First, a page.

নিক Reuters file photo: Director of the Centers for Disease Control in Africa (CDC) John Nikengasang spoke during an interview with Reuters at the African Union (AU) headquarters in Addis Ababa, Ethiopia on March 11, 2020.
By Ainat Mercy and George Obulutsa
Nairobi (Reuters) – The top health official of the African Union (AU) has called Britain’s lack of recognition for coronavirus vaccines administered in Africa a double-edged sword, sending a misleading public health message on Thursday.
England announced last week that it would expand its list of countries recognizing the vaccine and add 117 more out of the initial list in the United States and Europe. None of those countries are in Africa. The British government sets coronavirus policy for England, while Scotland, Wales and Northern Ireland are responsible for their own rules.
John Nekengasong, director of the Africa Center for Disease Control and Prevention, said: “We regret that the UK will take this position. We urge them to review it because it does not speak to a spirit of true solidarity and cooperation.”
“If … you send us vaccines and we use those vaccines and you say you don’t recognize people vaccinated with that vaccine … it sends a very challenging message to us,” he said.
The British High Commission in Kenya said in a joint statement with Kenya’s health ministry on Tuesday that it would take time to set up a system to identify vaccine certificates for international travel.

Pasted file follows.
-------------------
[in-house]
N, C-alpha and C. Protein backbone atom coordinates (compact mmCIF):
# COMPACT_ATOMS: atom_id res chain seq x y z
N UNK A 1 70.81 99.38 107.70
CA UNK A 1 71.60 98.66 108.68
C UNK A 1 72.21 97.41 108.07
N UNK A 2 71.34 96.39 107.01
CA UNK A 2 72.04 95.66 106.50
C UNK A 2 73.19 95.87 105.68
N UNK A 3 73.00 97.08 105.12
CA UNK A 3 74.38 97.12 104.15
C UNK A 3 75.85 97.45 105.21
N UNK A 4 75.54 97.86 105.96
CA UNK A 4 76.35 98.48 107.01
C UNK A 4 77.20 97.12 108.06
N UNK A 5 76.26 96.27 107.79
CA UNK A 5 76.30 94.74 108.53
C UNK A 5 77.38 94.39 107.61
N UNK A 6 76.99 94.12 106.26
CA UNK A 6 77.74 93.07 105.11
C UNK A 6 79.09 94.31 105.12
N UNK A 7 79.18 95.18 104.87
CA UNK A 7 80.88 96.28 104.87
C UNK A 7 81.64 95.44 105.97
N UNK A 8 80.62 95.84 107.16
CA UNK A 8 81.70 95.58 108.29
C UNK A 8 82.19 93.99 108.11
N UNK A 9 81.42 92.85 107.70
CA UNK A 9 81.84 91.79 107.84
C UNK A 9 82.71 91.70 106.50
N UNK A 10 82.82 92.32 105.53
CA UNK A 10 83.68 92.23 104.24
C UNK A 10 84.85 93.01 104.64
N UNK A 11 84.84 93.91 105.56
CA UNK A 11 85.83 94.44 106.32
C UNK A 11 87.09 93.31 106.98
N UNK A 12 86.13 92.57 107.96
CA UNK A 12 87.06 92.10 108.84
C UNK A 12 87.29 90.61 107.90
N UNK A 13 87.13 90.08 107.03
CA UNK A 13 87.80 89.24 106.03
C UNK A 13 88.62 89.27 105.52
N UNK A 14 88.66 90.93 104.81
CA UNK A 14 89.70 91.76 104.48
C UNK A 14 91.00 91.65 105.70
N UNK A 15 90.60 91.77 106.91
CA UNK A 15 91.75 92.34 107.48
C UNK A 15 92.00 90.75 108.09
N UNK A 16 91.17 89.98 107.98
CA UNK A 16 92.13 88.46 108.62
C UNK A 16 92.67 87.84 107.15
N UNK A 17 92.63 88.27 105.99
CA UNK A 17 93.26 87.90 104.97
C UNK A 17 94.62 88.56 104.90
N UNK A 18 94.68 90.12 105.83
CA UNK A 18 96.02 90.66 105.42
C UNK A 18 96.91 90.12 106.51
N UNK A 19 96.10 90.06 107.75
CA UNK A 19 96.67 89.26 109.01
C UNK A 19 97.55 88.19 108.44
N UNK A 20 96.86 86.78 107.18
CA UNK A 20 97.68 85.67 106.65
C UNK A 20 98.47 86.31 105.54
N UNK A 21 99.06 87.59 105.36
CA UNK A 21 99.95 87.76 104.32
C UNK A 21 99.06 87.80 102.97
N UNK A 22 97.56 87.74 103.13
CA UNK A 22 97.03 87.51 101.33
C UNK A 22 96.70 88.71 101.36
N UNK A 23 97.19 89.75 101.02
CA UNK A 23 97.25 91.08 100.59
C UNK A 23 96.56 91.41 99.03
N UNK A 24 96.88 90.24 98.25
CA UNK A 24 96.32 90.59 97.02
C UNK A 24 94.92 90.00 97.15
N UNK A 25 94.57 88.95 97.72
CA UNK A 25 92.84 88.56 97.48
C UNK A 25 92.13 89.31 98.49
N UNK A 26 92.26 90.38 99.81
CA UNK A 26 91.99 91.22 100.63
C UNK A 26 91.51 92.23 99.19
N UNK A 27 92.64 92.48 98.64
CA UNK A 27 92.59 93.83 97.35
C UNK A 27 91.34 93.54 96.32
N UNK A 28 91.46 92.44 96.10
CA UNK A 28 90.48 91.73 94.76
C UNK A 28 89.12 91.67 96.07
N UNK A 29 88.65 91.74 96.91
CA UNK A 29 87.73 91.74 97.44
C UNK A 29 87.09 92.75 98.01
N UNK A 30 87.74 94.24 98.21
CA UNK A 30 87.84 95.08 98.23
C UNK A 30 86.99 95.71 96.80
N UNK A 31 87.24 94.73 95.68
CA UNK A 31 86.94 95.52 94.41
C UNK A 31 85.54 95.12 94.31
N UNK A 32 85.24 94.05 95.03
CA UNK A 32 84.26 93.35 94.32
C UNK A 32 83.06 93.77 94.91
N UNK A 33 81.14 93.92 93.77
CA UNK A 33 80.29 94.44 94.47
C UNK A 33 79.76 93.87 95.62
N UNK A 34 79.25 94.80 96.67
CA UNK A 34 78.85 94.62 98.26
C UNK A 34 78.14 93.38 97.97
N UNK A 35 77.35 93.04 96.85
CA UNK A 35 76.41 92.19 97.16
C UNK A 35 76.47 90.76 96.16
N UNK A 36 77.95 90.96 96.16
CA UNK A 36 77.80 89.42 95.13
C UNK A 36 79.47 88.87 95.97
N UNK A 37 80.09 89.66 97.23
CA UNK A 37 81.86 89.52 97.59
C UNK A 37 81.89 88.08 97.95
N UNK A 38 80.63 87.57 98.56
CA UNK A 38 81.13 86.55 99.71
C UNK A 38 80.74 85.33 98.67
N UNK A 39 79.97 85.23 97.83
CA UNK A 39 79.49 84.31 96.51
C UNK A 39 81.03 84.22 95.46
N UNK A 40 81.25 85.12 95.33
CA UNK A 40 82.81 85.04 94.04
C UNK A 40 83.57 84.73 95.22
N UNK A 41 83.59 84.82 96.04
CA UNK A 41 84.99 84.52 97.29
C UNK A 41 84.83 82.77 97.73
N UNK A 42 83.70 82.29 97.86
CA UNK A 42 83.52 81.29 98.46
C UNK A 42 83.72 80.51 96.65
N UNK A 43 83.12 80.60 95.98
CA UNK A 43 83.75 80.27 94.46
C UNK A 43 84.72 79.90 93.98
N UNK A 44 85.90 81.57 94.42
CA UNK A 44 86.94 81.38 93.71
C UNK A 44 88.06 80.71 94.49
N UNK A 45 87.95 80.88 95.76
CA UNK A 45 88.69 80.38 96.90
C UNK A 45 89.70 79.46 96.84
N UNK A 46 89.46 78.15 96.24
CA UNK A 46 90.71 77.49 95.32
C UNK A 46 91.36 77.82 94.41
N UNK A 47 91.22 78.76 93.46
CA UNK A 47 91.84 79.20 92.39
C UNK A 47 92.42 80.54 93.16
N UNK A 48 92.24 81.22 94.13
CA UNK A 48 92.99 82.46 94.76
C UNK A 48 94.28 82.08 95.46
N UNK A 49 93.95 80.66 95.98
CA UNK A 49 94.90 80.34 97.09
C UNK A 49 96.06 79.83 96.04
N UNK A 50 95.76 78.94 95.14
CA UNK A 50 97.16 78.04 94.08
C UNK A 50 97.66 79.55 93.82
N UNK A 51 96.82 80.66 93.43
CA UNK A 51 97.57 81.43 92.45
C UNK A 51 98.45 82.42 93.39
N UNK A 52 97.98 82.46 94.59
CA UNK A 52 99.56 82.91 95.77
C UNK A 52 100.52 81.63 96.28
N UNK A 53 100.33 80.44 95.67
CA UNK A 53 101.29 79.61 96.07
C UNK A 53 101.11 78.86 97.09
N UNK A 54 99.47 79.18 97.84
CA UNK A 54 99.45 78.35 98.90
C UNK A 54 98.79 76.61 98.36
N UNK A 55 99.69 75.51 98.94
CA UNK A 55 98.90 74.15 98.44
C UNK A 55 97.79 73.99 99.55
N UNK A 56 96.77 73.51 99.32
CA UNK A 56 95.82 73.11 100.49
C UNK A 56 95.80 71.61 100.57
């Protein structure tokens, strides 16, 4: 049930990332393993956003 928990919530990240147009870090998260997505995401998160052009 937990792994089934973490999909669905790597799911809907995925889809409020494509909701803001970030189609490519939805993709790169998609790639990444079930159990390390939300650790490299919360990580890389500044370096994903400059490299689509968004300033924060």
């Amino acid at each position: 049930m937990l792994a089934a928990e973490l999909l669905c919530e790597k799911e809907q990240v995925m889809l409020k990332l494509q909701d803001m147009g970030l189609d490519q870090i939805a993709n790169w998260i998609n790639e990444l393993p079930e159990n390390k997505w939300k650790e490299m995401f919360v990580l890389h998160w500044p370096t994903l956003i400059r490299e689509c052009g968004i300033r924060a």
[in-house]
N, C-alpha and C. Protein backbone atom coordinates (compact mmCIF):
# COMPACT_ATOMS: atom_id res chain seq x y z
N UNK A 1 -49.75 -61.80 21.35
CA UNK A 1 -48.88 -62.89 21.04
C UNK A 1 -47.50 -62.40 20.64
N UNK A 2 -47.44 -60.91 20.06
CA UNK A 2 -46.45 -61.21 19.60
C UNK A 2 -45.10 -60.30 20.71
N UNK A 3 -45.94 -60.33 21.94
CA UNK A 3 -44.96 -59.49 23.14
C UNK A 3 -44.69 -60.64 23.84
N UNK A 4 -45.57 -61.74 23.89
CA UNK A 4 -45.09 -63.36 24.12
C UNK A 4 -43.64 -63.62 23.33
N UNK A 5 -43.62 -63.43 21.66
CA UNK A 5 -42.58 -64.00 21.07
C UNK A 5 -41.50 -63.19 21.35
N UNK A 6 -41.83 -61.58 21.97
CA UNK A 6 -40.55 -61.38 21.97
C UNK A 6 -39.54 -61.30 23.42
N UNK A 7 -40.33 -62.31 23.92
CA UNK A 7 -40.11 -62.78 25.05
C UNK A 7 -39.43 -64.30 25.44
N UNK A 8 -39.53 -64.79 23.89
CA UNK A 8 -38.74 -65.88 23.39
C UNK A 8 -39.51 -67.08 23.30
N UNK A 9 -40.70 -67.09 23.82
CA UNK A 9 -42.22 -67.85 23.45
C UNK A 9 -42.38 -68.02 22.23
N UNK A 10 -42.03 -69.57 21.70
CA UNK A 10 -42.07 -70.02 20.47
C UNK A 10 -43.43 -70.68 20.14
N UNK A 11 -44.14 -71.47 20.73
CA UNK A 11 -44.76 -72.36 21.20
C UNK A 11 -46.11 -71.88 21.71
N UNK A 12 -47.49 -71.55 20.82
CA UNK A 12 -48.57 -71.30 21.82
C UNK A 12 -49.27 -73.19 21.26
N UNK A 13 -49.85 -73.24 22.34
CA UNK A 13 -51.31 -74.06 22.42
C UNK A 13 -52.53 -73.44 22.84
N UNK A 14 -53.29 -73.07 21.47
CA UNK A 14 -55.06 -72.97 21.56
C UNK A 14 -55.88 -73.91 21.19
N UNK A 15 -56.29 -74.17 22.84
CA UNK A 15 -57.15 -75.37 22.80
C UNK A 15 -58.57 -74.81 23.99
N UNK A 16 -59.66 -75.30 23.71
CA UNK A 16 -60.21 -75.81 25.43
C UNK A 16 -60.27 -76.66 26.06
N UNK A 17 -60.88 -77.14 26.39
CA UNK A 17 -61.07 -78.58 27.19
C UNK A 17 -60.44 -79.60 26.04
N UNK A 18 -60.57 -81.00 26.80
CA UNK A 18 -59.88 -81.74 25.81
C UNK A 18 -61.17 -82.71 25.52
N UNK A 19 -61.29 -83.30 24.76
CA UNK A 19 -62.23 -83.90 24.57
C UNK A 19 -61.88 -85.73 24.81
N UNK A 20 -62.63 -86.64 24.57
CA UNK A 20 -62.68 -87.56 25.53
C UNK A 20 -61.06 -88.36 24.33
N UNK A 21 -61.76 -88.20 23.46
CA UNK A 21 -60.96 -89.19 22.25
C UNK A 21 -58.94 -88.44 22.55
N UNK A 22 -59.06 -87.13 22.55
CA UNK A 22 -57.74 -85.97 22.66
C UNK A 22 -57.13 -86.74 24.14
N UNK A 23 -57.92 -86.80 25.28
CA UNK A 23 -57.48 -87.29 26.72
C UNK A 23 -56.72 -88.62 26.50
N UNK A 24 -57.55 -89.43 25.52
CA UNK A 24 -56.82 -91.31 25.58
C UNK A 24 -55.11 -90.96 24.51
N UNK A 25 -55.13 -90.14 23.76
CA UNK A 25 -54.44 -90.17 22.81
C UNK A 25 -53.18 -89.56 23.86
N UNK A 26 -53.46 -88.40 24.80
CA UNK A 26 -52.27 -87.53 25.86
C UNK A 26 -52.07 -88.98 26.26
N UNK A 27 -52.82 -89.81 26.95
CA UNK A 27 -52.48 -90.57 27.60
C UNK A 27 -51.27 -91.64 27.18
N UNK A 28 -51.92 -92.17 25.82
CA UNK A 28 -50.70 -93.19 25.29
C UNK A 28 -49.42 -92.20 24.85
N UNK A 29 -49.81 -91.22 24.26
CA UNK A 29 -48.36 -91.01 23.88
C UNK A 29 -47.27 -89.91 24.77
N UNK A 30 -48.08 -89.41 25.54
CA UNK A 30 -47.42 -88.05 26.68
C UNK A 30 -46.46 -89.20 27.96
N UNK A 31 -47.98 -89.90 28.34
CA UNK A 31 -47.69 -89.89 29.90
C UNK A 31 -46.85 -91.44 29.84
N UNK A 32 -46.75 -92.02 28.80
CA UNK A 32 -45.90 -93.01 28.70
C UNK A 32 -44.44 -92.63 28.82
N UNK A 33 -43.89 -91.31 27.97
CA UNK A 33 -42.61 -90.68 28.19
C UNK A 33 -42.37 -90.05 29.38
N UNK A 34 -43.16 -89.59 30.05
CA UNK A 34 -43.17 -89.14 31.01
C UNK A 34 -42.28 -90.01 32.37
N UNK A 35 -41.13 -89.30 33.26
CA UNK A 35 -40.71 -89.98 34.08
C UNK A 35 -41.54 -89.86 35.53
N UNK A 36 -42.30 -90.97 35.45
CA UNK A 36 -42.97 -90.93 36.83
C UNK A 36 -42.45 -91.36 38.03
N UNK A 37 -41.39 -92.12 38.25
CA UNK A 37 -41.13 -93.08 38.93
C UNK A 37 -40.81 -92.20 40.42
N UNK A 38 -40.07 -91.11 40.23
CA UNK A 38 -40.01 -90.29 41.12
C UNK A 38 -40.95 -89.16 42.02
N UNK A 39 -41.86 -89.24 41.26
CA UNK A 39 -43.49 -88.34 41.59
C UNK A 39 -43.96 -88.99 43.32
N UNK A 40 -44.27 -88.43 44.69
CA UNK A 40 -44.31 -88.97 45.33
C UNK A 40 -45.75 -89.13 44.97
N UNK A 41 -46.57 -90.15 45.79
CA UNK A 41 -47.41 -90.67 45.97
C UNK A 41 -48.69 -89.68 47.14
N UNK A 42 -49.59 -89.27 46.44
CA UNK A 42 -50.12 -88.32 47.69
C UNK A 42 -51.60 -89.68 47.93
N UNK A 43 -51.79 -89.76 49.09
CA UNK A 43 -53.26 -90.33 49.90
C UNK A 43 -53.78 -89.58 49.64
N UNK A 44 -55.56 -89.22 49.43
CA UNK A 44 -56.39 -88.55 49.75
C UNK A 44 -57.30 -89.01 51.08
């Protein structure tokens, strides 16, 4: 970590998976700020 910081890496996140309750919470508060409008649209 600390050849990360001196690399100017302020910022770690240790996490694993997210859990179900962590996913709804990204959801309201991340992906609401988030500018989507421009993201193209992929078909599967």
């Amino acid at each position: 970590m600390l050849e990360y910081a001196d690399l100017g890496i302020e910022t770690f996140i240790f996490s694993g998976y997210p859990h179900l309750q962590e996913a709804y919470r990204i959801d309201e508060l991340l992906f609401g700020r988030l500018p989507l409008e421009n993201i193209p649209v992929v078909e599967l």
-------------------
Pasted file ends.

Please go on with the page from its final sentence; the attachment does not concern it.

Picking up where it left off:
Echoing World Health Organization official Richard Mihigo, he said the issue was primarily about certification.
“We need to see how these certificates can be mutually recognized by different countries,” Mihigo, WHO’s Africa coordinator for the vaccination and vaccine development program, told a news conference on Thursday.
However, vaccination rates in Africa are still very low. Only 4% of Africans have been vaccinated and most of the continent remains in the middle of the third wave, Nkengasong said.
The WHO Africa said in a separate statement that shipments of monthly vaccines across the continent would have to jump sevenfold to reach the UN vaccination target of 70% of the population.
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